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November 2, 2010
- Increase access to permanent, affordable housing for extremely low-income families by funding new Section 8 Housing Choice vouchers and supporting the capitalization of the National Housing Trust Fund.
- Increase the capacity of the VA and HUD to prevent and end veterans homelessness by enacting S. 1547, the Zero Tolerance for Homeless Veterans Act and supporting funding for additional HUD-VASH vouchers.
- End youth homelessness through supportive housing, rental assistance, and services specific to unaccompanied youth by supporting a baseline youth count in 2011 community homeless counts and increasing funding of the Family Unification Program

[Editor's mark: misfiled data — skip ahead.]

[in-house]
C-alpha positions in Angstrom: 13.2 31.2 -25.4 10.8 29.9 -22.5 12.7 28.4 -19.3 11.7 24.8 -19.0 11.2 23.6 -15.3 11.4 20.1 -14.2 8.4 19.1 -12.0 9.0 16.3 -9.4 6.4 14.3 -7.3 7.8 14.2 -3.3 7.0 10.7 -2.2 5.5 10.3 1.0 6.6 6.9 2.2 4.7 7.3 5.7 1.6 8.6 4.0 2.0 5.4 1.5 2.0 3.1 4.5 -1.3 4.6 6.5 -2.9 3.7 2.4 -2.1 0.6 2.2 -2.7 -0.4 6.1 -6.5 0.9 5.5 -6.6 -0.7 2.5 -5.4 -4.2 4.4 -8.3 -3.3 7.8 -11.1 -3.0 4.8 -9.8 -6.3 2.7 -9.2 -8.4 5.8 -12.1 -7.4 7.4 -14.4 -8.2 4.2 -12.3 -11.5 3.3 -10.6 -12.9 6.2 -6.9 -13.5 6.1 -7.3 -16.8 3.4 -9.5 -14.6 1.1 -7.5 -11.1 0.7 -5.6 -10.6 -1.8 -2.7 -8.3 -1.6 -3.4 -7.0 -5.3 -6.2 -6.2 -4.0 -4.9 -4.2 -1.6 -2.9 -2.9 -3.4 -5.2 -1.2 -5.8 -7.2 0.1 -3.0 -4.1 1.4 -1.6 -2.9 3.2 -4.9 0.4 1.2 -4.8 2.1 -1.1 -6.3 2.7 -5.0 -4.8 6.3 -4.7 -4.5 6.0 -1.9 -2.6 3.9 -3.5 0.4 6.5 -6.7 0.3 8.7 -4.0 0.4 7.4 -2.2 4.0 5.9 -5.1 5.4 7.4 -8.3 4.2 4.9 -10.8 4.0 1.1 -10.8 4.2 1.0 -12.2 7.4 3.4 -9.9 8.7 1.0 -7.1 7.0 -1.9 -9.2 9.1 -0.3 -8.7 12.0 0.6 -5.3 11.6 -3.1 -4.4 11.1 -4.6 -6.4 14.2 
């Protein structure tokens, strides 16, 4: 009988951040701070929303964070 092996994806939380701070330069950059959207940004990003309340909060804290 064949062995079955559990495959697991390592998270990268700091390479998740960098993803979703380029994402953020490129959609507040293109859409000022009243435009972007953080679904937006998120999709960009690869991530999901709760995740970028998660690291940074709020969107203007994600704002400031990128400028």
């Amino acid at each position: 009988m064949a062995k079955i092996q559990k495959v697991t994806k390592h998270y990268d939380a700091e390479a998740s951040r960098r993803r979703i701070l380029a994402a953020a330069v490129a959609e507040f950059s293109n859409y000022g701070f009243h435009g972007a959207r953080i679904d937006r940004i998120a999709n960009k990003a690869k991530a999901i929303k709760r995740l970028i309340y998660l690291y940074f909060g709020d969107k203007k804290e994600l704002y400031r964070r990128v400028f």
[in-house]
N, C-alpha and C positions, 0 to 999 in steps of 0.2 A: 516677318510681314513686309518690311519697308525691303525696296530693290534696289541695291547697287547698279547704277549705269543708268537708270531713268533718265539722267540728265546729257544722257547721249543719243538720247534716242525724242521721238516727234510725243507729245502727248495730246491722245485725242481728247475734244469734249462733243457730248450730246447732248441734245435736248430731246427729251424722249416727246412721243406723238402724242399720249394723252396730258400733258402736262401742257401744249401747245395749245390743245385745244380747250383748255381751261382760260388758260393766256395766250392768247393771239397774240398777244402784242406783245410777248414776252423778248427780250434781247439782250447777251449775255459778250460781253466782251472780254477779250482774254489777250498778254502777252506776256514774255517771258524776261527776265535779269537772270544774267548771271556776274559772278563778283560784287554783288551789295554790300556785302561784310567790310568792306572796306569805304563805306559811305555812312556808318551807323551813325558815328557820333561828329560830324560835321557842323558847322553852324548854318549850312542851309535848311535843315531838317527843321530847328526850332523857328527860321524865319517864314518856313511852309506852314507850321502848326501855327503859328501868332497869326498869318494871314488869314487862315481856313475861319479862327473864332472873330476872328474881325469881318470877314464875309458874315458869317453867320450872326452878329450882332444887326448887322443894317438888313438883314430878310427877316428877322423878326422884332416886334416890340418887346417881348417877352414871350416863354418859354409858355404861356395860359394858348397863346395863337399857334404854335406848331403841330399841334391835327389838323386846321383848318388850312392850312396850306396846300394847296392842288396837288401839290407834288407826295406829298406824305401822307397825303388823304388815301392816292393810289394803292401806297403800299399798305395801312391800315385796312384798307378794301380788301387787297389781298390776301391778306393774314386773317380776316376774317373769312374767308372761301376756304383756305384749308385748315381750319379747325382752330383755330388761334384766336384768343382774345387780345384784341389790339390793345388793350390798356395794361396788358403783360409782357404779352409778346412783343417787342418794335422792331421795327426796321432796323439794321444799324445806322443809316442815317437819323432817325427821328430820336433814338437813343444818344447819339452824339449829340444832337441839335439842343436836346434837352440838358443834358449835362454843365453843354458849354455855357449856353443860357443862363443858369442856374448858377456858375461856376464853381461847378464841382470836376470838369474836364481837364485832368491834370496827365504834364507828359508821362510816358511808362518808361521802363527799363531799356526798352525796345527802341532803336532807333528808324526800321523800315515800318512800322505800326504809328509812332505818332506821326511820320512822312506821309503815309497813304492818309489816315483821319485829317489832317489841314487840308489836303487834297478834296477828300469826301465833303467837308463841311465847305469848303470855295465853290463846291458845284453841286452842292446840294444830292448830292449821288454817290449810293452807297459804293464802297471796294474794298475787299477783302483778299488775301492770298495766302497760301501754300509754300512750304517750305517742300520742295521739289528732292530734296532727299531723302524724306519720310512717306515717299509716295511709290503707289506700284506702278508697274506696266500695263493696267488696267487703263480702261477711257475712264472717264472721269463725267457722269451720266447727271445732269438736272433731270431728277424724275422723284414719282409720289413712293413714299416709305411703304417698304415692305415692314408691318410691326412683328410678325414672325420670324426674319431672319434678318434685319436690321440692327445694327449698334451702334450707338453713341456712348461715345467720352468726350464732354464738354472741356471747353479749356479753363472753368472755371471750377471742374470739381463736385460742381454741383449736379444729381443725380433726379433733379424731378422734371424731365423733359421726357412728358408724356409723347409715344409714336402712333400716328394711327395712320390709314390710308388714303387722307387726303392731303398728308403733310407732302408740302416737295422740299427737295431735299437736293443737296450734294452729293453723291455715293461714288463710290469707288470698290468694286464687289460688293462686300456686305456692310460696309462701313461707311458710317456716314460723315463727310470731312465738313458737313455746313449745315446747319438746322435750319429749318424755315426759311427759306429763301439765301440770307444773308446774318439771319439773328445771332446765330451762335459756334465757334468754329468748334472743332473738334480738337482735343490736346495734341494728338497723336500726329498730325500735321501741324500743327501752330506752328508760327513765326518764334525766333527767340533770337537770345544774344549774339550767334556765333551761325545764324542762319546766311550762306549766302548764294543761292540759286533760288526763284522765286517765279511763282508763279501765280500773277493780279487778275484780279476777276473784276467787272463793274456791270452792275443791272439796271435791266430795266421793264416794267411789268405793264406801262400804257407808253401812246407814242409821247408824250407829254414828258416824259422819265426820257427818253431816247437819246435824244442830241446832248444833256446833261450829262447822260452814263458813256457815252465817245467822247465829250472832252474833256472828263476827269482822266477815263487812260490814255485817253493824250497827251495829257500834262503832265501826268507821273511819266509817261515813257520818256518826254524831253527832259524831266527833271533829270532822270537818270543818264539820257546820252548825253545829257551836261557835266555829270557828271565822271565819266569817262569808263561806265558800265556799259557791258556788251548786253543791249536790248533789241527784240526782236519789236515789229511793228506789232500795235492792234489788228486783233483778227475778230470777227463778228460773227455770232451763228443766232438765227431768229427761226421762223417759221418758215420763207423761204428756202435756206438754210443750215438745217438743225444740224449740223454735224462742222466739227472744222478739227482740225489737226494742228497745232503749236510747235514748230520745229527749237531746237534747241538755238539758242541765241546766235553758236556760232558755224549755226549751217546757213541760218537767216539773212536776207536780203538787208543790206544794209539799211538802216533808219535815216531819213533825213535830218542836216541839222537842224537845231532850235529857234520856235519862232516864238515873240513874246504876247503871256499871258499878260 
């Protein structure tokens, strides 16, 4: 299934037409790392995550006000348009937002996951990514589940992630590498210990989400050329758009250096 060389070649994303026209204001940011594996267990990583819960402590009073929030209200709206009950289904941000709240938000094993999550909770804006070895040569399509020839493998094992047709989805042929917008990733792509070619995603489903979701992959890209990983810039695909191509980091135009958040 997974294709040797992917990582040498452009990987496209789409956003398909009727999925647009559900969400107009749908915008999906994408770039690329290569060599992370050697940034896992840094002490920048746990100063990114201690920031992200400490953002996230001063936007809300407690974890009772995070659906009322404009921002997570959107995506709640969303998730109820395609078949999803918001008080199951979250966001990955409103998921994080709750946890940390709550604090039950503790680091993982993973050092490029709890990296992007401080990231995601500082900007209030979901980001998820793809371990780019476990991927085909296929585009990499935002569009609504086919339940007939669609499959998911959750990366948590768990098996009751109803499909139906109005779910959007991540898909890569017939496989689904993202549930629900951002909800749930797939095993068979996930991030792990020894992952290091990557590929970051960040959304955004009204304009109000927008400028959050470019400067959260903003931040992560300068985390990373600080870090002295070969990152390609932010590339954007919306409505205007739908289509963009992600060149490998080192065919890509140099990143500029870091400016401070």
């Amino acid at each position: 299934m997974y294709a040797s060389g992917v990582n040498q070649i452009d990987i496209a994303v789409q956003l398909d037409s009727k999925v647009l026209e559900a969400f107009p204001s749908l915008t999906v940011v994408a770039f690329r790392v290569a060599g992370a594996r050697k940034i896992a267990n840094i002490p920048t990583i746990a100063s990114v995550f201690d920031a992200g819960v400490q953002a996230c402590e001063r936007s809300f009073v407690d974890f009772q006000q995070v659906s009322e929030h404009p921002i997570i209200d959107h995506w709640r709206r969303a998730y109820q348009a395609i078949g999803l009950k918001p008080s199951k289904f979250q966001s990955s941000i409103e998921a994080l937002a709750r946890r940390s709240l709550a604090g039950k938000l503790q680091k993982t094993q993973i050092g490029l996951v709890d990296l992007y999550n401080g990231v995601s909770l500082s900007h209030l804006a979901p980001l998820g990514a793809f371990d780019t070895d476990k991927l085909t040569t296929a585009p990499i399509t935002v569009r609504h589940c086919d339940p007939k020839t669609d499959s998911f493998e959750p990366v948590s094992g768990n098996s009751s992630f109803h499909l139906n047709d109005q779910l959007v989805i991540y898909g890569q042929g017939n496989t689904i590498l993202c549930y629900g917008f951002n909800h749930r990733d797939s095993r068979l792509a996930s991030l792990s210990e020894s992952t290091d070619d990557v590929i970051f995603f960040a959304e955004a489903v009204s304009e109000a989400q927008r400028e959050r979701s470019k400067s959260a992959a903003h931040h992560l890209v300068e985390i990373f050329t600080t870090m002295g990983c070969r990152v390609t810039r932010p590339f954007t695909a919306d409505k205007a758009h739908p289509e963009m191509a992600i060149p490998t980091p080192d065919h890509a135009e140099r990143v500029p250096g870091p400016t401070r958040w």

- With only one in three poor renters benefiting from federal housing assistance, by 2006, some 16.8 million renter households (46 percent of all renters) were paying more than 30 percent of their income for housing.
- According to the National Low Income Housing Coalition’s 2010 Out of Reach report, a full-time minimum wage earner could not affordably rent a typical one-bedroom apartment in any county in the country (except some parts of Puerto Rico). The report estimates that the national “housing wage” – the hourly wage that a full-time worker must earn in order to afford the rent for a standard quality unit – is $18.44, or roughly 2.5 times higher than the current minimum hourly wage.
- In 2008, the percentage of people living with severe housing cost burden – paying more than 50 percent of their monthly income in rent - shot up by one-third to 16 percent. According to the State of the Nation’s Housing authored by the Center on Joint Housing Studies at Harvard University, a record 18.6 million households faced severe housing cost burdens this year – an increase of 4.7 million since 2001.